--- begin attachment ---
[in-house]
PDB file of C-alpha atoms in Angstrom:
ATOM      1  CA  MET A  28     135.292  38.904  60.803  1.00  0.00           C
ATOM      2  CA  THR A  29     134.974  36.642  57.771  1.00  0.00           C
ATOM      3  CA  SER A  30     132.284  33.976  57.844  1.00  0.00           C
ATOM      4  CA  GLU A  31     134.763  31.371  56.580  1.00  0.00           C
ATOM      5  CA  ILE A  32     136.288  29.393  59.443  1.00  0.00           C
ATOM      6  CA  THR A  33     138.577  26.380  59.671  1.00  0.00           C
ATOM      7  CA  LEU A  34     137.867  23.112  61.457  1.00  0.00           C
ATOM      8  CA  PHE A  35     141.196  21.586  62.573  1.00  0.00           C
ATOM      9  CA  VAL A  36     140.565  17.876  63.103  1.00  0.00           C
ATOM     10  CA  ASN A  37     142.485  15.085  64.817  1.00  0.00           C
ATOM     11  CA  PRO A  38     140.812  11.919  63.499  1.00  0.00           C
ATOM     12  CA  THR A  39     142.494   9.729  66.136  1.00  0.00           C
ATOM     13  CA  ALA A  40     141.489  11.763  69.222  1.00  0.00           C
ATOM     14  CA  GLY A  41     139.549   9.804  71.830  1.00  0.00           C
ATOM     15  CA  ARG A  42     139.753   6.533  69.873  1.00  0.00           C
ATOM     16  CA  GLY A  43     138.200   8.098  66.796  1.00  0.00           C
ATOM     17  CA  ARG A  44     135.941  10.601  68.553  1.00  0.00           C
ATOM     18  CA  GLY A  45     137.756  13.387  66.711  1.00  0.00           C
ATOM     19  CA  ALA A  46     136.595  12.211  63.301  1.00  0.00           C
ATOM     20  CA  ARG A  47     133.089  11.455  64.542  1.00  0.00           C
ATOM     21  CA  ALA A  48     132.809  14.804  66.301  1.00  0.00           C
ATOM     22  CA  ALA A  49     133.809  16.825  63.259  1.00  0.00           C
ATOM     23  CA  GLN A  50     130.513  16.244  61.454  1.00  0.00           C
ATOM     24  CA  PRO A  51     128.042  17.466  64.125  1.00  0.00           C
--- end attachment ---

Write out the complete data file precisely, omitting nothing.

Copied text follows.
[in-house]
PDB file of C-alpha atoms in Angstrom:
ATOM      1  CA  MET A  28     135.292  38.904  60.803  1.00  0.00           C
ATOM      2  CA  THR A  29     134.974  36.642  57.771  1.00  0.00           C
ATOM      3  CA  SER A  30     132.284  33.976  57.844  1.00  0.00           C
ATOM      4  CA  GLU A  31     134.763  31.371  56.580  1.00  0.00           C
ATOM      5  CA  ILE A  32     136.288  29.393  59.443  1.00  0.00           C
ATOM      6  CA  THR A  33     138.577  26.380  59.671  1.00  0.00           C
ATOM      7  CA  LEU A  34     137.867  23.112  61.457  1.00  0.00           C
ATOM      8  CA  PHE A  35     141.196  21.586  62.573  1.00  0.00           C
ATOM      9  CA  VAL A  36     140.565  17.876  63.103  1.00  0.00           C
ATOM     10  CA  ASN A  37     142.485  15.085  64.817  1.00  0.00           C
ATOM     11  CA  PRO A  38     140.812  11.919  63.499  1.00  0.00           C
ATOM     12  CA  THR A  39     142.494   9.729  66.136  1.00  0.00           C
ATOM     13  CA  ALA A  40     141.489  11.763  69.222  1.00  0.00           C
ATOM     14  CA  GLY A  41     139.549   9.804  71.830  1.00  0.00           C
ATOM     15  CA  ARG A  42     139.753   6.533  69.873  1.00  0.00           C
ATOM     16  CA  GLY A  43     138.200   8.098  66.796  1.00  0.00           C
ATOM     17  CA  ARG A  44     135.941  10.601  68.553  1.00  0.00           C
ATOM     18  CA  GLY A  45     137.756  13.387  66.711  1.00  0.00           C
ATOM     19  CA  ALA A  46     136.595  12.211  63.301  1.00  0.00           C
ATOM     20  CA  ARG A  47     133.089  11.455  64.542  1.00  0.00           C
ATOM     21  CA  ALA A  48     132.809  14.804  66.301  1.00  0.00           C
ATOM     22  CA  ALA A  49     133.809  16.825  63.259  1.00  0.00           C
ATOM     23  CA  GLN A  50     130.513  16.244  61.454  1.00  0.00           C
ATOM     24  CA  PRO A  51     128.042  17.466  64.125  1.00  0.00           C